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Ventura students pull off deep themes in “Rimers”

Anaika Miller

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Juniors Kate Danker (left) and Ashley Williams play two high school girls who enjoy talking about boys and their dreams of life outside of Eldritch. Credit: Anaika Miller/The Foothill Dragon Press

Juniors Kate Danker (left) and Ashley Williams play two high school girls who enjoy talking about boys and their dreams of life outside of Eldritch. Credit: Anaika Miller/The Foothill Dragon Press

Bright headlights. Screeching breaks. A mournful-looking group of people.

This is how Ventura High School’s production of The Rimers of Eldritch introduces itself to audience members.

Written in 1966 by Lanford Wilson and directed by Stefoni Burgi, Ventura High School’s drama teacher, the play follows the citizens of Eldritch over the course of about a year.

Neighborhood gossip and close relationships fuel this entertaining but deep look into small town life. The characters soon break away from being a sad-looking group and become very strong, individual characters. Still, they all share an otherworldly quality that makes you feel like you’re watching bits of a Twilight Zone episode rather than a realistic play.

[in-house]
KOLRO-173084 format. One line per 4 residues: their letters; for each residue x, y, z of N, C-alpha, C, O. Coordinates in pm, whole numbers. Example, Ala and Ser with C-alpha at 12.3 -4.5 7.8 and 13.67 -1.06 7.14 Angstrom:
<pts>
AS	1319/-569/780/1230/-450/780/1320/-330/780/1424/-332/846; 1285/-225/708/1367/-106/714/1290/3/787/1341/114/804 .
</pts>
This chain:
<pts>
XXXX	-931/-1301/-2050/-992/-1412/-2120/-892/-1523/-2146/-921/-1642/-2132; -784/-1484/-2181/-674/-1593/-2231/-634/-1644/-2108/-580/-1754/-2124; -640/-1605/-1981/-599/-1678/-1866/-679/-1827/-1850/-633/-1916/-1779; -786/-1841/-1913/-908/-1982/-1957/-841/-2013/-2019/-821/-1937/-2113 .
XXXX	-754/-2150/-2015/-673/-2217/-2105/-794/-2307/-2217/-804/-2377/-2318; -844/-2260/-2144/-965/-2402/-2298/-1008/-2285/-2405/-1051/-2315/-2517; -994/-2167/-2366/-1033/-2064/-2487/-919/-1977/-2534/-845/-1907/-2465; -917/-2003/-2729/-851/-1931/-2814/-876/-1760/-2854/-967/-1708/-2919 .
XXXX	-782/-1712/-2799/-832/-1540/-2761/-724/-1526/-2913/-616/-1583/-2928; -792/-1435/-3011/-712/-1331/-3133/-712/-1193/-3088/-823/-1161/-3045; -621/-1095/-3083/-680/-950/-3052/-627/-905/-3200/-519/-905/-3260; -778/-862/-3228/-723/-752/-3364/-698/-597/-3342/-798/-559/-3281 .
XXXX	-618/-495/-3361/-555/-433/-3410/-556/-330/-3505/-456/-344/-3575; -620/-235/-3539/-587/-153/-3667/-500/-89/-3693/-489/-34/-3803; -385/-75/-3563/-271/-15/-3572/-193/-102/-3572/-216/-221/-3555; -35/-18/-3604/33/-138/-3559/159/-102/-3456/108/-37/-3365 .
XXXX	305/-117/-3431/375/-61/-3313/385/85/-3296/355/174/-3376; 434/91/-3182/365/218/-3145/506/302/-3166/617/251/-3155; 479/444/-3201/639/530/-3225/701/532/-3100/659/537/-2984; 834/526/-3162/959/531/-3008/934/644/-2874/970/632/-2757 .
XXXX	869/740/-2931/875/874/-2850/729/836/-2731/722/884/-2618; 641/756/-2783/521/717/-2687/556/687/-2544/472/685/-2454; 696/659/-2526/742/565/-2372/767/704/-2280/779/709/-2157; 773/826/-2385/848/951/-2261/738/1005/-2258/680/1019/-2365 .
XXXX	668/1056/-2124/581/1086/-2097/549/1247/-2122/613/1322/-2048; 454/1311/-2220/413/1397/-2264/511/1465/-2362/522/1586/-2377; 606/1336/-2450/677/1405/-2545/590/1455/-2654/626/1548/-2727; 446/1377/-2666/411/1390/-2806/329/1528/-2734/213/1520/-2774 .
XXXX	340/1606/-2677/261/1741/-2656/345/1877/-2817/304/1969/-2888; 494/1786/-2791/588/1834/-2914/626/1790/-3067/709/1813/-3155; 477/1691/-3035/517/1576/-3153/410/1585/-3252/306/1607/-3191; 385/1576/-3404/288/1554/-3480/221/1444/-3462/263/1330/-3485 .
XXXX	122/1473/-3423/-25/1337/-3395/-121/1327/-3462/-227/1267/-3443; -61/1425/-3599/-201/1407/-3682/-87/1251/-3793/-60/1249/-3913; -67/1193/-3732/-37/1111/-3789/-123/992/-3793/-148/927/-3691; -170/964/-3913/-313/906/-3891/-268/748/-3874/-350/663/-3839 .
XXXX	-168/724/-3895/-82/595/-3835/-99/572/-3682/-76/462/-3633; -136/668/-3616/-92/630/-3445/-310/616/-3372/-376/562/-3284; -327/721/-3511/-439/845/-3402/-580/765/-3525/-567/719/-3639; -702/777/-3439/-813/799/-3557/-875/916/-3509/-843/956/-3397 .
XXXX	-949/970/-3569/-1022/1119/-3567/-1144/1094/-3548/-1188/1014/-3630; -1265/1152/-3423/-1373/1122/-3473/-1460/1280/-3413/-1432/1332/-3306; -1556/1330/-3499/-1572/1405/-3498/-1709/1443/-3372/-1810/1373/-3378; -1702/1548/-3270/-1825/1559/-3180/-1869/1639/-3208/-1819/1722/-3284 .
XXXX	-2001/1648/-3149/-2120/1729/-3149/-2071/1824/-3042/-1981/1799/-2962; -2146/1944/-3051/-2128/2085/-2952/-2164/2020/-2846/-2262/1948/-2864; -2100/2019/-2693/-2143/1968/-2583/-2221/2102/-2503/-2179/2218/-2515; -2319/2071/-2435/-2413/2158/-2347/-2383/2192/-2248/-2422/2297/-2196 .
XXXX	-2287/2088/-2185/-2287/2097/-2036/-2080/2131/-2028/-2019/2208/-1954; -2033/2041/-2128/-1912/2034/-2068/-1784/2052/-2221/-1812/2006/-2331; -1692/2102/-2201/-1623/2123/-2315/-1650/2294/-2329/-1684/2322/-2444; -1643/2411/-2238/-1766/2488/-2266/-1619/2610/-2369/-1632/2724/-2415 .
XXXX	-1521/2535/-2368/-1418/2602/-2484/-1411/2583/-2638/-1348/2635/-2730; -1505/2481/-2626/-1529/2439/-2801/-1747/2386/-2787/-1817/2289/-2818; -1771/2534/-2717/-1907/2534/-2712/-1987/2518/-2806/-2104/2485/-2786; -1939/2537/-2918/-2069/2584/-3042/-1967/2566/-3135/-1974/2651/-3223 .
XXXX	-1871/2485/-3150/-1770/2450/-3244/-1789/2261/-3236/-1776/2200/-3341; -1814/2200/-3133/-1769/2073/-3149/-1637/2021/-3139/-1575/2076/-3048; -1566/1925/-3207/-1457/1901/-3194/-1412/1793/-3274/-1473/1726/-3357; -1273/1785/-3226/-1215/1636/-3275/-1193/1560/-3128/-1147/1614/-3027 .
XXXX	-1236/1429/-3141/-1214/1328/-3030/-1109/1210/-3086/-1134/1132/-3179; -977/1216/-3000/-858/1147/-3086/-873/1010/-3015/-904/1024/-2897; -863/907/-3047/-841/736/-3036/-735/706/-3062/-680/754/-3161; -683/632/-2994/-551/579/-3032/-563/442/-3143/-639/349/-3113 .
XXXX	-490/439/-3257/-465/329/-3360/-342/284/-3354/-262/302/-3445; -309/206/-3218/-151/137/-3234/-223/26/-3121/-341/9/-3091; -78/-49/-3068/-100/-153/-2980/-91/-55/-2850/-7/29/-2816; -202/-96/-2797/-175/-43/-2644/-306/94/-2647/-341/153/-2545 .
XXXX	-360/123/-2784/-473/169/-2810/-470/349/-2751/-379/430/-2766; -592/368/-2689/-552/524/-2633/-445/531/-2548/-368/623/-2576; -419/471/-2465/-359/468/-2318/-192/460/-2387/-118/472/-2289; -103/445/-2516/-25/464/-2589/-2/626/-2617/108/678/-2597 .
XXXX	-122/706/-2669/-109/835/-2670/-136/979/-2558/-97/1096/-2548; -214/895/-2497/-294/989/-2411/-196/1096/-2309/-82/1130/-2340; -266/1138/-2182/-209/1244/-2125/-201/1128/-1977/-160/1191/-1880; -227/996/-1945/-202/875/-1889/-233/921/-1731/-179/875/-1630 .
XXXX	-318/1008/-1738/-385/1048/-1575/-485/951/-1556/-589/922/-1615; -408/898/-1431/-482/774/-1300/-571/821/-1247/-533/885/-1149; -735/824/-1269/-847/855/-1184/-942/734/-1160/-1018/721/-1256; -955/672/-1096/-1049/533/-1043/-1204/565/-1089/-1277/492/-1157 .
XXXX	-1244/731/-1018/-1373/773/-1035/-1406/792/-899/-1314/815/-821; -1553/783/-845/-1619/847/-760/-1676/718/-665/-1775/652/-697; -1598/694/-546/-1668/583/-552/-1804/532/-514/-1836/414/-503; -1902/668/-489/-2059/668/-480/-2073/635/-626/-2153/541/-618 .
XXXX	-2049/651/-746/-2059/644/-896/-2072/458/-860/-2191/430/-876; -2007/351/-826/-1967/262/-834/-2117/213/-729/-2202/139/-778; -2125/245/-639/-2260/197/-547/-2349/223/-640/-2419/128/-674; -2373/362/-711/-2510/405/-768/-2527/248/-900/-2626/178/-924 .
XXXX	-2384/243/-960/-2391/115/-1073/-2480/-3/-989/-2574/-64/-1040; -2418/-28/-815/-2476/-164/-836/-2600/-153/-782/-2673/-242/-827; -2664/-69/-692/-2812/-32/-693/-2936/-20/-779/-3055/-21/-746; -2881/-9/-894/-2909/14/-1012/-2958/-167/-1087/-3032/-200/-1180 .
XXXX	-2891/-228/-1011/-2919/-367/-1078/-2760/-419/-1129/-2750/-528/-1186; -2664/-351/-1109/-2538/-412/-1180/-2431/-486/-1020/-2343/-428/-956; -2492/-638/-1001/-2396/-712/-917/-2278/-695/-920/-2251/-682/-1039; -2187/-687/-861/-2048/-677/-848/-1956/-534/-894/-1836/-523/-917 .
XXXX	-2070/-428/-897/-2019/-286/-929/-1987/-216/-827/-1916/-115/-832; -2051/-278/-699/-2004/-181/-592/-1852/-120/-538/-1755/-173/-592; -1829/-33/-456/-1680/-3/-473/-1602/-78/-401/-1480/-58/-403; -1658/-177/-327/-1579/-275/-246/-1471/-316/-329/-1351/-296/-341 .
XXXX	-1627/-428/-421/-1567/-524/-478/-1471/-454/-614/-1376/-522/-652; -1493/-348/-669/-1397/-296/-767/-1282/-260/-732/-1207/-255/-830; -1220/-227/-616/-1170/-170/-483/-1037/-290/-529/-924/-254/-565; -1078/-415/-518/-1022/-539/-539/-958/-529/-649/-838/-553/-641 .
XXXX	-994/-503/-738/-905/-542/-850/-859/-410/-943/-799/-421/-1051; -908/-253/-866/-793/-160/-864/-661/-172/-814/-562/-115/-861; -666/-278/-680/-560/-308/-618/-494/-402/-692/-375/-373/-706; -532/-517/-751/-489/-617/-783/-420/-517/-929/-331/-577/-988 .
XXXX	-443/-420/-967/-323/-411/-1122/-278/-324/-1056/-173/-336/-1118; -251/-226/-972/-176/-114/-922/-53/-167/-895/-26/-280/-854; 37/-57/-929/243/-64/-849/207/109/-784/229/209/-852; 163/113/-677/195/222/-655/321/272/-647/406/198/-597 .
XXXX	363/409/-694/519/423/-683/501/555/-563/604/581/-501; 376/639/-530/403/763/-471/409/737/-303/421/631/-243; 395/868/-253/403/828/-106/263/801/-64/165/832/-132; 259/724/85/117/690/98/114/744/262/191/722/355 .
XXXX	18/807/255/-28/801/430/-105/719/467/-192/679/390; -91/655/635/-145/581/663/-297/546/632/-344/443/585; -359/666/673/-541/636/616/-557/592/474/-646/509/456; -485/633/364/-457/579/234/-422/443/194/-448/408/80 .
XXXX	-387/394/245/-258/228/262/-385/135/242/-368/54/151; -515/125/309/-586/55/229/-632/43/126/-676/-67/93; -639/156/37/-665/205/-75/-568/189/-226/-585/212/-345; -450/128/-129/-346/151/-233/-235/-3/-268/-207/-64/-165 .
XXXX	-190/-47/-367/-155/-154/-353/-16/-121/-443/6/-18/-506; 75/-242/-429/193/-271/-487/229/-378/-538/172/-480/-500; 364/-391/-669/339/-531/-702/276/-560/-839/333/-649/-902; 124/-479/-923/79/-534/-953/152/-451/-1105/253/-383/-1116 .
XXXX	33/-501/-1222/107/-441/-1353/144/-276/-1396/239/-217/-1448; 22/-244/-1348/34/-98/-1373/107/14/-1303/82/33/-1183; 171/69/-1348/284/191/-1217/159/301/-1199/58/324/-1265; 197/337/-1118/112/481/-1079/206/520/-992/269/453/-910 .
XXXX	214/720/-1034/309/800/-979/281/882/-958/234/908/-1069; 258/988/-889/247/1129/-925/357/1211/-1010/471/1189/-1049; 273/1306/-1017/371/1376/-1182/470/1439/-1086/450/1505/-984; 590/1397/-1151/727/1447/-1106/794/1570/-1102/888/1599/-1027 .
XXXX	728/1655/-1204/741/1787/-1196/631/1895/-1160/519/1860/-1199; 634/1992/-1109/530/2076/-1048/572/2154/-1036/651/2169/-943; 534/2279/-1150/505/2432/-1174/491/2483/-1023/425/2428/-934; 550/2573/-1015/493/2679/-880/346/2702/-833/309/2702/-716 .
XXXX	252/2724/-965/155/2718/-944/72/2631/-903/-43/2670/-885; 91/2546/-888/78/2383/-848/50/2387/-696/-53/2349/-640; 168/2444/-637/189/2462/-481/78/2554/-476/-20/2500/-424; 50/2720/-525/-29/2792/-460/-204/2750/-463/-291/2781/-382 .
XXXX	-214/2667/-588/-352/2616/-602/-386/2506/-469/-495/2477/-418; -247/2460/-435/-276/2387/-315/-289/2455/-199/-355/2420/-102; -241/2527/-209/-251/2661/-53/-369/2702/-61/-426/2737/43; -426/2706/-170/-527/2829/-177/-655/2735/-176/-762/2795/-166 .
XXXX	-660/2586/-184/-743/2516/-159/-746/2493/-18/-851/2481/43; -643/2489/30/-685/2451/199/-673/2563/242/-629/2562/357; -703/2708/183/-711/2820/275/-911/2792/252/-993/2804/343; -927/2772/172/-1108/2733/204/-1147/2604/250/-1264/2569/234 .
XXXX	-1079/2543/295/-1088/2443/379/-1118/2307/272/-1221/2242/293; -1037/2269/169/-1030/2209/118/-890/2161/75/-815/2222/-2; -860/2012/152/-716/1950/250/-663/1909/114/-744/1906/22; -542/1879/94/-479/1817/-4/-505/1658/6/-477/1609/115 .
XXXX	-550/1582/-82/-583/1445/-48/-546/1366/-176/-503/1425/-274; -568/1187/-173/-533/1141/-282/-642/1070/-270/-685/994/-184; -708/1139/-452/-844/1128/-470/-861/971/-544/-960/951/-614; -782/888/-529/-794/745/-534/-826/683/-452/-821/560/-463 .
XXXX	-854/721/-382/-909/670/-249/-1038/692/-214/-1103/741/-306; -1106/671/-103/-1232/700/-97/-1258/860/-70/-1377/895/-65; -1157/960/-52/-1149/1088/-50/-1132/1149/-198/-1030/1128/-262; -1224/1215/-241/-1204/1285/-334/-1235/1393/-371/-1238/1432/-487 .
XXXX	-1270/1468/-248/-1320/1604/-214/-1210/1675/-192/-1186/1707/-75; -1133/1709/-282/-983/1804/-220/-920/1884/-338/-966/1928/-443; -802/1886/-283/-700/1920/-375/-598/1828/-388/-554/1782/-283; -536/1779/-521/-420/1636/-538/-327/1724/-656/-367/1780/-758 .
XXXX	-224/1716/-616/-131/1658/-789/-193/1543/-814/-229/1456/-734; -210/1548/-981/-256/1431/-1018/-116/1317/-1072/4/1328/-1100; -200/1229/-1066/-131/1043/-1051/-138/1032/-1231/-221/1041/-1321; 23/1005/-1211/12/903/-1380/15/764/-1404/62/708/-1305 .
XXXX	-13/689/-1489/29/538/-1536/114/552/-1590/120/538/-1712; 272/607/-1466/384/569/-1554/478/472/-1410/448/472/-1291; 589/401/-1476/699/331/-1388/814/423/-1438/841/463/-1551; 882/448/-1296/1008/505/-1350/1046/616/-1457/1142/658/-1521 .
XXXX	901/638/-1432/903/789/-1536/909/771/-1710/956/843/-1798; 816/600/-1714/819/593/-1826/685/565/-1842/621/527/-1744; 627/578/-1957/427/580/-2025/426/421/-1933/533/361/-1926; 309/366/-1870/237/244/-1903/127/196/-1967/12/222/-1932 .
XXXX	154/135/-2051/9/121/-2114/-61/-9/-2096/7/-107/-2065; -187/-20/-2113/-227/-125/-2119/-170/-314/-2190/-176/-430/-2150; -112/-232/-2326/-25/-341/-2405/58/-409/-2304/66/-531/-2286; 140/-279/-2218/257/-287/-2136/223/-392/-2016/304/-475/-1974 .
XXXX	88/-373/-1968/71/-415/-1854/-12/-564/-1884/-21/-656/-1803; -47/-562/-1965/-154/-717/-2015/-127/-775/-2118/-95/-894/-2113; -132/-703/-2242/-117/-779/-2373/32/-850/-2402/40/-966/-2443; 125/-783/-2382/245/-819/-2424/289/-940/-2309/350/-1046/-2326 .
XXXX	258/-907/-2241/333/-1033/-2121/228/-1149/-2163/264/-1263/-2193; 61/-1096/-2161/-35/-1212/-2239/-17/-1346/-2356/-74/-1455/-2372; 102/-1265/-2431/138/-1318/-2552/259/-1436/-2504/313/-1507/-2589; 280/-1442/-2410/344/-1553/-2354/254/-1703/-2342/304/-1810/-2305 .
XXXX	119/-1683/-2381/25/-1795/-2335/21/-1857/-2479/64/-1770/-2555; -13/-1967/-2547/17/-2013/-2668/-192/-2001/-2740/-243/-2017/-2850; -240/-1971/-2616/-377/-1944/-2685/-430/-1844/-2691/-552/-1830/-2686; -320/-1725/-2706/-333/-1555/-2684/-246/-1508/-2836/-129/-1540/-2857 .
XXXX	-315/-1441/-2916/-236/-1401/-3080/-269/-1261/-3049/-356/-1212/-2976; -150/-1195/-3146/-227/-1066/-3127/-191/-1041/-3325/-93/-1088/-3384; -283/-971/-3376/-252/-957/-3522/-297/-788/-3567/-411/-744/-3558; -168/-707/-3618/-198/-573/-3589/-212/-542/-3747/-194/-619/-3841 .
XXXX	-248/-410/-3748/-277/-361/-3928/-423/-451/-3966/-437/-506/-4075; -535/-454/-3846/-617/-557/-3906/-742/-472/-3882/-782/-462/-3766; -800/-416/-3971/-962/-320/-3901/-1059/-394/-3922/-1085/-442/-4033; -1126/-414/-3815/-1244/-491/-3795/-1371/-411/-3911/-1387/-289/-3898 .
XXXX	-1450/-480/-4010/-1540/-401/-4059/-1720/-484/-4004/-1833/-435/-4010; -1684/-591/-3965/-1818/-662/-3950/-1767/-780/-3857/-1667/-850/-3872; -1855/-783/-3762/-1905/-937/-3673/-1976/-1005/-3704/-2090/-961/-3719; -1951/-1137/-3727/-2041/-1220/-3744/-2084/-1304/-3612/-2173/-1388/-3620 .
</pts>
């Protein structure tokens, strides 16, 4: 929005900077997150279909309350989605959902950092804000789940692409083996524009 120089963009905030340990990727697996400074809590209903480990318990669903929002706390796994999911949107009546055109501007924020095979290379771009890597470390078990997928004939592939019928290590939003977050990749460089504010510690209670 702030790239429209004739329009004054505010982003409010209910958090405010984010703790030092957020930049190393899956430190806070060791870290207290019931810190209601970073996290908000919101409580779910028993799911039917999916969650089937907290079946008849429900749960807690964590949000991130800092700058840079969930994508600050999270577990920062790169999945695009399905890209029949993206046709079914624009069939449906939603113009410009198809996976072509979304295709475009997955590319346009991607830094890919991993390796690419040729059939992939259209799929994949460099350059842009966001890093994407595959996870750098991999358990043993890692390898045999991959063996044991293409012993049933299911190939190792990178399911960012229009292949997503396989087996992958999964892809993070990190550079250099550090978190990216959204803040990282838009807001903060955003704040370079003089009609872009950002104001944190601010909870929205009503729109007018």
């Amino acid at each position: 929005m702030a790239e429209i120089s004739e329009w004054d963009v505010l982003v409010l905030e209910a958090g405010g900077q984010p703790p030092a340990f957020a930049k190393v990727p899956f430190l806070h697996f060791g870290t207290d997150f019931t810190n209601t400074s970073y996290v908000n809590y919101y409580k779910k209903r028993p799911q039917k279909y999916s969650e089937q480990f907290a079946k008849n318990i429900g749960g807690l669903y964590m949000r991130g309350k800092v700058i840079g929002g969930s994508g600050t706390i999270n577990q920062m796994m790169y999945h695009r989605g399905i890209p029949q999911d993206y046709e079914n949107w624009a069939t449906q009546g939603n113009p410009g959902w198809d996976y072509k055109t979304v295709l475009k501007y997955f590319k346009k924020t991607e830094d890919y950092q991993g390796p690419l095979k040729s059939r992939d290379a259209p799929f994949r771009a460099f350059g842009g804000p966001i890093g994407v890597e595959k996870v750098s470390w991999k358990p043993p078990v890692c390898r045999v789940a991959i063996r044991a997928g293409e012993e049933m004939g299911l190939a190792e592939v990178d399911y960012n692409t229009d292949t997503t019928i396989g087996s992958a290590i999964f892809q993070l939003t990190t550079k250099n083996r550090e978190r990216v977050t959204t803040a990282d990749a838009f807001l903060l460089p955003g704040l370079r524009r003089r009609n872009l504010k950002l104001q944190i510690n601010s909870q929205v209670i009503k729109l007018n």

The play is non-linear, so you shouldn’t worry about not understanding everything in the first half. If you pay attention to the characters, the plot will fully reveal itself after intermission. Repeated scenes create a level of dramatic irony which help to understand what is going on, but it also left me wanting to jump up on stage to tell the characters what to do.

Though this is a dramatic play, it has some humorous moments as well. After an extremely well-acted argument between Evelyn Jackson and Cora Groves, played by juniors Courtney Baird and Claire Burgi respectively, a short comical scene about the weather allows the audience to take a breath and relax again.

The actors and actresses make the play, as there are no set changes and hardly any props. We meet Eva Jackson, a crippled, 14-year old girl portrayed by junior Lauren Smith, and her friend Robert Conklin, a brooding, 18-year old played by junior Joe Sartee. Kyle Harvey, also a junior at Ventura, delivers a convincing performance as Skelly, the town’s agitated, old hermit.

Rimers has some mature themes, making it even more impressive that the cast and crew have been able to pull off such a demanding show. However, it is advised that children under 13 not attend the show. I will admit that I was having doubts about liking such a heavy play, but I’m now hoping that I will find time to see the last performance!

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Ventura students pull off deep themes in “Rimers”